2. Support, balance, and fluidity of movement improve when the center line adjusts to being carried first by one leg and then the other. In the static standing position, “the line” exists at the center of our body, between two “cylinders”. Many bodies make the mistake of trying to carry this line straight forward in space without allowing for the spiral adjustment of “the line” from one support leg to the other.
3. The “Cross Crawl” movement must be evident in shoulder and pelvic girdle coordination. This rotational balancing accommodates to the way the swing leg moves forward as the support leg stays behind. In order not to look like Egyptian hieroglyphics stuck on a wall, the scapulae counterbalance the rotation of the ilia and complete a spiral through the spine.
4. The pelvis must find dynamic balance on top of the legs. Functionally, a horizontal pelvis must be able to rock with equal ease both forward and back. Like the chair suspended on a ferr is wheel, an open pelvis has the ability to adjust and rock. Many Rolfers have mistakenly held against this pelvic freedom for fear of losing the horizontality of the pelvis, particularly when the pelvis rocks in such a way that it appears to shorten the low back. This confusion originated with Dr. Rolf. In her vision of walking, only the lumbars were expected to participate in the action. The whole spinal movement was not addressed. However, as will be explained in more detail later, an immobile, horizontal pelvis holds length and responsiveness out of the spine during walking.
5. Responsiveness! Everything participates in walking, if only by not holding against the action. Holding through the sternum, the ankles, the jaw, the head, the diaphragm, etc. inhibits the manifestation of functionally appropriate walking.
6. There must be differentiation of function between the axial complex (sacrum, spine, and cranium), and the girdles (in nominates and scapulae for our own purposes here). This means that the axial complex must be free to have its own coordinated response to walking, distinct from the coordination of the girdles. This differentiation of response is visible when the “psoas walk” sometimes makes a surprise guest appearance at the end of a Rolfing session. Functional differentiation of spine from girdles is a highly sophisticated response which requires intrinsic dexterity.
7. Finally, in order for there to be optimum length in motion, which allows appropriate responsiveness, the impulse to move must be two directional. To get off the ground, one must be able to simultaneously let down and lift /off. Even a bird, cannot fly unless it is able to push down on the wind with its wings while stretching upwards through its structure. When a person is caught with either too much resting down or too much holding up, length or responsiveness or both will be lost. As Hubert Godard elucidated, people will show a preference to initiate movement either by reaching more toward the earth or more toward the sky, but once in motion, integrated walking demonstrates the two directional impulse to simultaneously ground and lift.
Using our seven points of reference and following the principle of efficiency as one of nature’s prime directives, we discover an anatomical logic for walking. Let us begin at the initiation phase of walking. In the standard model, the center of gravity stays behind and the leg (originating at the hip) initiates action ahead of the center of gravity of the body. What happens if, instead, initiation occurs at the center of gravity? As the body prepares for leg swing, weight begins to shift to one leg. The physics and principles of efficiency require that the center of gravity continue forward with little deviation both laterally and vertically. Since the heaviest weight block of the body is the pelvis, logically, most of the weight shift will be accomplished by allowing the pelvis to rotate in the horizontal plane over the leg that is to become the support leg. The pelvis is marvelously adapted to accommodate this weight shift because it rests on a ball joint.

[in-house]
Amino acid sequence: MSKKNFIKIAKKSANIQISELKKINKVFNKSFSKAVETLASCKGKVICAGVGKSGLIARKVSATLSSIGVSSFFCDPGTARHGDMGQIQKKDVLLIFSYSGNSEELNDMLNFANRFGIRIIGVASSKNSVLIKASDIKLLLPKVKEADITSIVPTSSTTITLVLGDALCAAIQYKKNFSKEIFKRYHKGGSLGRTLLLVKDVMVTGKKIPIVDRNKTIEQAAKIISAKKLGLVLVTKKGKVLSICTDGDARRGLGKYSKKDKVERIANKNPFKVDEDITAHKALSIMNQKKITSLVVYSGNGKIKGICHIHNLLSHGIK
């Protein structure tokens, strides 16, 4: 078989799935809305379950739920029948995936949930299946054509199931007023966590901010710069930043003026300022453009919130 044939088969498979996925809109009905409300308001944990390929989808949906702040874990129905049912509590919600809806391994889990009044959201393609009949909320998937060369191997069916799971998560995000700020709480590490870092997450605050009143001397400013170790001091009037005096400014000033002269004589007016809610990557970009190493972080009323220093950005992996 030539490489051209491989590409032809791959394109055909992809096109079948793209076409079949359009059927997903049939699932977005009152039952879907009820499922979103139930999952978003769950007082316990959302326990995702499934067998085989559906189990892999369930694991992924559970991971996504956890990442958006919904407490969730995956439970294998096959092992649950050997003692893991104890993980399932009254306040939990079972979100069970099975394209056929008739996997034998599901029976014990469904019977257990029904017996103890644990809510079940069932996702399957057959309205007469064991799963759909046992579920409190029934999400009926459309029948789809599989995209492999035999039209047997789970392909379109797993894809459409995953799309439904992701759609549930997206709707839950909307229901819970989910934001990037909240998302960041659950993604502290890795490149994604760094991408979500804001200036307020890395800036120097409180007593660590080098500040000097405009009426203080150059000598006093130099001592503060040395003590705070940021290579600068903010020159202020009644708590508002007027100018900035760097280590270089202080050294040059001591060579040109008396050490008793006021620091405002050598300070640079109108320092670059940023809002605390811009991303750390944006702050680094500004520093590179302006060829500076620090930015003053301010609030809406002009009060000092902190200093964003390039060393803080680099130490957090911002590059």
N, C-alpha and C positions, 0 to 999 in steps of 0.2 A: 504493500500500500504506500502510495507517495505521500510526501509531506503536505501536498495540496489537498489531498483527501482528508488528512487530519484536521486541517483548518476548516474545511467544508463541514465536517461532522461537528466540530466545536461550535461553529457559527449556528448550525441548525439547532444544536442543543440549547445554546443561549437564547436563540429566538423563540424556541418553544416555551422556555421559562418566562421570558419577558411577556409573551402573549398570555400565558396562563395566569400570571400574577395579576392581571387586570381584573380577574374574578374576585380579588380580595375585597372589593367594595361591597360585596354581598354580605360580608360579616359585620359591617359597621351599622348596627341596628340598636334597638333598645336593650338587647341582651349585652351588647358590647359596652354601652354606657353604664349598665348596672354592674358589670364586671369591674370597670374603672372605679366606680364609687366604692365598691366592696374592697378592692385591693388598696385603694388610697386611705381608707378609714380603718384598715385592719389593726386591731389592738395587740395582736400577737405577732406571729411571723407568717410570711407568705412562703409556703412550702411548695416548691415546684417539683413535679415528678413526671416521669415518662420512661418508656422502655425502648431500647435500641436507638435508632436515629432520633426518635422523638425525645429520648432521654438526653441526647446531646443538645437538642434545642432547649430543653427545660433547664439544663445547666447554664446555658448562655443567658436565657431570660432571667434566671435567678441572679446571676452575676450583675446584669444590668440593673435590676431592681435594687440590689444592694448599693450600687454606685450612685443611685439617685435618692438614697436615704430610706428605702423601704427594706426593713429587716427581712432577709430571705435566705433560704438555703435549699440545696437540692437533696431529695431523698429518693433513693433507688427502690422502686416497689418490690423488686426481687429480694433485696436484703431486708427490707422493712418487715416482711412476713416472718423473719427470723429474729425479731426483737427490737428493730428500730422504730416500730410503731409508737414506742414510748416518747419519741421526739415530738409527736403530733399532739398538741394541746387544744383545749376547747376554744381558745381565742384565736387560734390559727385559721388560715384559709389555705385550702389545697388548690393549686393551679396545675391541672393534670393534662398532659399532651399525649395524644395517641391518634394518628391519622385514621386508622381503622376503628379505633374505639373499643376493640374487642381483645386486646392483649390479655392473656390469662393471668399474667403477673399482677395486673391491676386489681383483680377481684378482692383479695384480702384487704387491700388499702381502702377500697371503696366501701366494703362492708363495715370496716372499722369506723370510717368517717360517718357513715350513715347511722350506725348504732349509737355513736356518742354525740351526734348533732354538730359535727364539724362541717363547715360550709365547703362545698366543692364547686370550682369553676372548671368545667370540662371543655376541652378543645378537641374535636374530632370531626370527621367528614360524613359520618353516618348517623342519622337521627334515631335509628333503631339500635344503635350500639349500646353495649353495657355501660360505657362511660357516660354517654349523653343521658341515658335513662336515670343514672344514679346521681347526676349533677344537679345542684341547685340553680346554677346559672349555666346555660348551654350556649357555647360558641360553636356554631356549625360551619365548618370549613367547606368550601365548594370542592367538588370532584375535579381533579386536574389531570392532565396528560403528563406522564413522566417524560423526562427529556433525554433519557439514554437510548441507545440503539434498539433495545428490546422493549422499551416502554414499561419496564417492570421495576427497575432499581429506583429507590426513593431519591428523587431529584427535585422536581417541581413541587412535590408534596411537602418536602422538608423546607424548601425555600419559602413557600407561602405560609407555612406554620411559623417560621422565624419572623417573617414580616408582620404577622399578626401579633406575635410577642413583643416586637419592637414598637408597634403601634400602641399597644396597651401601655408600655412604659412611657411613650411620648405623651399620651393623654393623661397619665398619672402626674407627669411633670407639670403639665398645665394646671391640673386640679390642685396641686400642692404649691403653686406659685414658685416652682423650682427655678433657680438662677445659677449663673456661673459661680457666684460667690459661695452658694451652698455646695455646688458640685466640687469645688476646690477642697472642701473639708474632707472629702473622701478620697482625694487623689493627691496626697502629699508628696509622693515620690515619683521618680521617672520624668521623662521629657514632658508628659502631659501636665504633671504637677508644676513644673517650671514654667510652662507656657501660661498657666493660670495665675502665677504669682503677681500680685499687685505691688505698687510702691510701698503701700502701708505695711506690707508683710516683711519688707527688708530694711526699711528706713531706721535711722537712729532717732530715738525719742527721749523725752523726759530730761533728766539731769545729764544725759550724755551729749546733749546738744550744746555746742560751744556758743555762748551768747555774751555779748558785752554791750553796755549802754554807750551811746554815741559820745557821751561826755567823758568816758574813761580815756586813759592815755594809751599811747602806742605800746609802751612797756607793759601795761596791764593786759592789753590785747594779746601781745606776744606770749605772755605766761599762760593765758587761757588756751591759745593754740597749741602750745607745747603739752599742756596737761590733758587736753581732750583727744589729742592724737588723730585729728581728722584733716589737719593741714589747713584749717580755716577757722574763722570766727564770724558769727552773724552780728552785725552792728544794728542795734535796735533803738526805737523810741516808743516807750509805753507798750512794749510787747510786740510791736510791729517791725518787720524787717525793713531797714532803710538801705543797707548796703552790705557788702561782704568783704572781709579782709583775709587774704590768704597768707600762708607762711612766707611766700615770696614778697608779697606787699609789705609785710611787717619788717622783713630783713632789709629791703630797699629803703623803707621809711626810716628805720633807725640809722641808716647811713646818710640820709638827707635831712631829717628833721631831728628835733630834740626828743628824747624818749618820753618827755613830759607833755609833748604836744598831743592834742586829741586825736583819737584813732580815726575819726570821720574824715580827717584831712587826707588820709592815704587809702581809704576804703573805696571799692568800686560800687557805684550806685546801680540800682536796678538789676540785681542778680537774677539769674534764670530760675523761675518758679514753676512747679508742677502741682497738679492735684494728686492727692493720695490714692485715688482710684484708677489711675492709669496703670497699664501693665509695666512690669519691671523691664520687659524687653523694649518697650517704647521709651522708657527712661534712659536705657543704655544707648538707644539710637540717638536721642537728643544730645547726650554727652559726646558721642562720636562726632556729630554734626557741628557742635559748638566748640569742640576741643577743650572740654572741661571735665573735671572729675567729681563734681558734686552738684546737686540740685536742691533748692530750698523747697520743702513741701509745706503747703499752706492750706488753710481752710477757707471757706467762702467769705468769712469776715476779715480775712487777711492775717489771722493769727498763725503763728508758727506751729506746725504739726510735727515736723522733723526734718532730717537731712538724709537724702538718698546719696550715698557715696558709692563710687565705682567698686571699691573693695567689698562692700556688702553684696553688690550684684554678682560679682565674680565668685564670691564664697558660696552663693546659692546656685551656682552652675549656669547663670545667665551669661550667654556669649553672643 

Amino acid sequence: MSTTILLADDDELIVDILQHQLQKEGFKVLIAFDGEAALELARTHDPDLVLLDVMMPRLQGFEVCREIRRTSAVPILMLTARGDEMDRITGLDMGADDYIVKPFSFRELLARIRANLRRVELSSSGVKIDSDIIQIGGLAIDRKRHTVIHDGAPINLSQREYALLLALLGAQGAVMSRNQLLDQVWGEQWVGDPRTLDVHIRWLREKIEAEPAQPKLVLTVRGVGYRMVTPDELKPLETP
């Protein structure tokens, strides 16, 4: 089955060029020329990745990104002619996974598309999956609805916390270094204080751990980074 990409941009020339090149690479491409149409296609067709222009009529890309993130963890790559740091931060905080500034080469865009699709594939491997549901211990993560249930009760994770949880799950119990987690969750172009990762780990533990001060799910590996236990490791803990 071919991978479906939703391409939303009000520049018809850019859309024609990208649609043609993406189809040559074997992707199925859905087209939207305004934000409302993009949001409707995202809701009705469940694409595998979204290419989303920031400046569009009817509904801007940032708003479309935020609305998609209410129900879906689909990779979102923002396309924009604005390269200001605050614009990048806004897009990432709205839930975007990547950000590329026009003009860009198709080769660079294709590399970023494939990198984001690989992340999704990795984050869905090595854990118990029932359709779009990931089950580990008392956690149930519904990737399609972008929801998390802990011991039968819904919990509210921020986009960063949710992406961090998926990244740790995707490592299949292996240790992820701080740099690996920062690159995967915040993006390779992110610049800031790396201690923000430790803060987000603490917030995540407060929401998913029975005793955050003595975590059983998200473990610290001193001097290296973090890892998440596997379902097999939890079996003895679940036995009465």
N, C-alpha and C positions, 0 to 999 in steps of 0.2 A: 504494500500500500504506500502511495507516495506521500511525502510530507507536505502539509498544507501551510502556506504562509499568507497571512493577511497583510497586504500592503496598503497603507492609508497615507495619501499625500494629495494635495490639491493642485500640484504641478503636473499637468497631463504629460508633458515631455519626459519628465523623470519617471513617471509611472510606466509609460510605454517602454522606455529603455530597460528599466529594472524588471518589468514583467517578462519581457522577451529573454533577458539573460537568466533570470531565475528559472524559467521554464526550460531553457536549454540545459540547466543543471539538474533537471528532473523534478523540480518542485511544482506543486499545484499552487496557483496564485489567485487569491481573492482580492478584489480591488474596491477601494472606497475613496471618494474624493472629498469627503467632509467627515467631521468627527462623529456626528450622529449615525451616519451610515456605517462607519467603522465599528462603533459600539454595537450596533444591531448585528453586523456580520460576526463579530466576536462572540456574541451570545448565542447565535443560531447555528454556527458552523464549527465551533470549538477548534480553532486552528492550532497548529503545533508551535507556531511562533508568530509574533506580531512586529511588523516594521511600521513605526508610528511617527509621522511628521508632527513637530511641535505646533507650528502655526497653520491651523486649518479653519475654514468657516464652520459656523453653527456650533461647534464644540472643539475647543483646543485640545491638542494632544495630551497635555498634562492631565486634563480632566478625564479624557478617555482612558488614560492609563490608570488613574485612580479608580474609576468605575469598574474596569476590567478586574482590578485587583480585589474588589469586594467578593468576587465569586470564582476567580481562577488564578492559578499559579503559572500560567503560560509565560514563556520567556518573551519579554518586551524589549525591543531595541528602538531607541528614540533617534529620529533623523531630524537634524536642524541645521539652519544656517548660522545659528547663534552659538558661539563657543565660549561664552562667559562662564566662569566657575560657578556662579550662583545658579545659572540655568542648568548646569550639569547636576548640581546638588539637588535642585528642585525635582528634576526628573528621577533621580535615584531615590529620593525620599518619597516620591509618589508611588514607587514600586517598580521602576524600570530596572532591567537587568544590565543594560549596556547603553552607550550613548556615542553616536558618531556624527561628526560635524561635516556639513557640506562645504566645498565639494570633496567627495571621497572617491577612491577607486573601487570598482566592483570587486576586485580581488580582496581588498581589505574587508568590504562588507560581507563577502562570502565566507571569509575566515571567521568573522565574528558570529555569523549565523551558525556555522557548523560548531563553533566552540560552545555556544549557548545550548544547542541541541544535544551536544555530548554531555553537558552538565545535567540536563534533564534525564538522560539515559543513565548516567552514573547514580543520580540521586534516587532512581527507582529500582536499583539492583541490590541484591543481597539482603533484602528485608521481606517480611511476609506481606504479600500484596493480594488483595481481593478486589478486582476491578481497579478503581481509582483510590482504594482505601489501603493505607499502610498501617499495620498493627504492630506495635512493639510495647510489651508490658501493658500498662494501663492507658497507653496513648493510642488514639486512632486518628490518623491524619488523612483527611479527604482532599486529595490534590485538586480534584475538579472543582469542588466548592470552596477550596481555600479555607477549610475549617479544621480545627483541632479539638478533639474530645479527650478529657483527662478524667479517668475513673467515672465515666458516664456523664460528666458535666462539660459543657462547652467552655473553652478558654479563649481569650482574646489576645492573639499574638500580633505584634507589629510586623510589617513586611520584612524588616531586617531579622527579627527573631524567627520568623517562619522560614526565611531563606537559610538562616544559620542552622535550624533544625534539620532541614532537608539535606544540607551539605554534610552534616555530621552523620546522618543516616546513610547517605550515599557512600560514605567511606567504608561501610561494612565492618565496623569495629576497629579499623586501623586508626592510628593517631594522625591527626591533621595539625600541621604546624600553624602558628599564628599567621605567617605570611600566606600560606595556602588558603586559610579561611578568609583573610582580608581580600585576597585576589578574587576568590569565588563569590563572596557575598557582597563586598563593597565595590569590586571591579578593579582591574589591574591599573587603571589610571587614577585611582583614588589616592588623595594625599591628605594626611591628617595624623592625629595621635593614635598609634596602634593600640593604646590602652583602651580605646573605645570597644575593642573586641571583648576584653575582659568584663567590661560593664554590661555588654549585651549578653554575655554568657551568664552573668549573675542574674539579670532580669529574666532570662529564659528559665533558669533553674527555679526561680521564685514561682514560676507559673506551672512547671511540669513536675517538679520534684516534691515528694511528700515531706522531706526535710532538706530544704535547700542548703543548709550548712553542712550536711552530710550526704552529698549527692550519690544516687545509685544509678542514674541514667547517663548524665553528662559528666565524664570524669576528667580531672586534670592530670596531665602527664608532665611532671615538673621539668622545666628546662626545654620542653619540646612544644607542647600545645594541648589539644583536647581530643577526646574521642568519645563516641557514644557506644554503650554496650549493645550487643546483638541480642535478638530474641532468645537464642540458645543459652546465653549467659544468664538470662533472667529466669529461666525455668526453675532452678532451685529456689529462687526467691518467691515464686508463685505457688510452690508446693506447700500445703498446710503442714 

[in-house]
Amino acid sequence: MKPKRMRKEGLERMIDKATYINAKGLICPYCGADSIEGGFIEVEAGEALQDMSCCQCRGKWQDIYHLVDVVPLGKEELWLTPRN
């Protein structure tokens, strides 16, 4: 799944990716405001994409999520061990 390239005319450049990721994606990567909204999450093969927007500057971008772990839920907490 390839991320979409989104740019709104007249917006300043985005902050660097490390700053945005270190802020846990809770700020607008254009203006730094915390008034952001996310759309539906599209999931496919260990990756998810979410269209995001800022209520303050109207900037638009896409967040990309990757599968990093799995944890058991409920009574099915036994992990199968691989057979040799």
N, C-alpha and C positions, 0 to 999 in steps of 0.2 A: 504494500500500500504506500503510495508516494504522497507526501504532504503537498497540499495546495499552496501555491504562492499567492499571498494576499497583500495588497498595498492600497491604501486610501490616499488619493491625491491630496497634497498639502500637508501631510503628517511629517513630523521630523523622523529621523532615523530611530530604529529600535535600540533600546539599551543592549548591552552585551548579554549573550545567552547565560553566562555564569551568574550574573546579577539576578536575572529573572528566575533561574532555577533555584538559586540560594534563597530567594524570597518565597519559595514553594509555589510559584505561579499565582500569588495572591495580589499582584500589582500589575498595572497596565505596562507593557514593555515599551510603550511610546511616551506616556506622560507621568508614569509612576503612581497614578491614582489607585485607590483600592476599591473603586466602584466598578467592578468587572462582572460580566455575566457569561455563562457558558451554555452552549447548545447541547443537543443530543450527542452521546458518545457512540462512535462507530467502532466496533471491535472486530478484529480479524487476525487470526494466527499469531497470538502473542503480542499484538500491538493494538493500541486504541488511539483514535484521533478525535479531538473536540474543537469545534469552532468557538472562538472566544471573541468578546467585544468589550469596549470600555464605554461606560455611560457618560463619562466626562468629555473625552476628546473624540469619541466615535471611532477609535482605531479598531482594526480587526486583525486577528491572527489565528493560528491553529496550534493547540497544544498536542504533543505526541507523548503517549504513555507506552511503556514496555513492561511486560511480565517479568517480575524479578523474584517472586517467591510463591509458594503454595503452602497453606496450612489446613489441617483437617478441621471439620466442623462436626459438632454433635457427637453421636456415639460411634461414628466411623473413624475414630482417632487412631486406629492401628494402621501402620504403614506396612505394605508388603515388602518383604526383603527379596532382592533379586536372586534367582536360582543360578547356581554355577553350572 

Many events start to happen simultaneously from the initiation of weight shift, radiating both up and down the body. As the pelvis rotates to shift the balance point of the body over a single support leg, the femur, due to the structural geometry of its offset head, rotates medially. The femoral rotation is passively resisted and therefore cushioned by the stretching of the six lateral rotators of the femur. This stretching protects the hip joint from over-rotating and damaging the joint. Because they are stretched, the rotators are now poised in the most advantageous position for initiation of the reciprocal pelvic action. When the femur is allowed to naturally rotate, the body is exactly balanced over that leg. Because this action is accomplished with limited neuromuscular effort, balance is not so much acquired as it is provided.
These transitions during the initiation phase of walking all occur while both feet are on the ground. The swing phase does not begin until after balance is shifted to the support leg. Two footed stance until balance is established over a single support leg is certainly logical if one is to attempt the “precarious” task of bipedal walking.
While the pelvis is rotating laterally around the head of the femur, and the femur is rotating medially, and the center of gravity of the body is proceeding forward, a slight twist is set up across the horizontal axis of the pelvis. At the point of swing phase from standing, the in nominate of the support leg remains horizontal and the in nominate of the swinging leg rotates slightly posterior relative to the vertical. As this leg becomes the support leg, the posterior leg goes to full extension, causing a slight anterior response in its in nominate. It is at this point that the two in nominates are in greatest torsion. This torsion is nicely accommodated for by the fully articular joint of the sacroiliac. The consequential twist across the pubis is quite small and is accommodated for by the amphiarthritic joint of the symphysis pubis.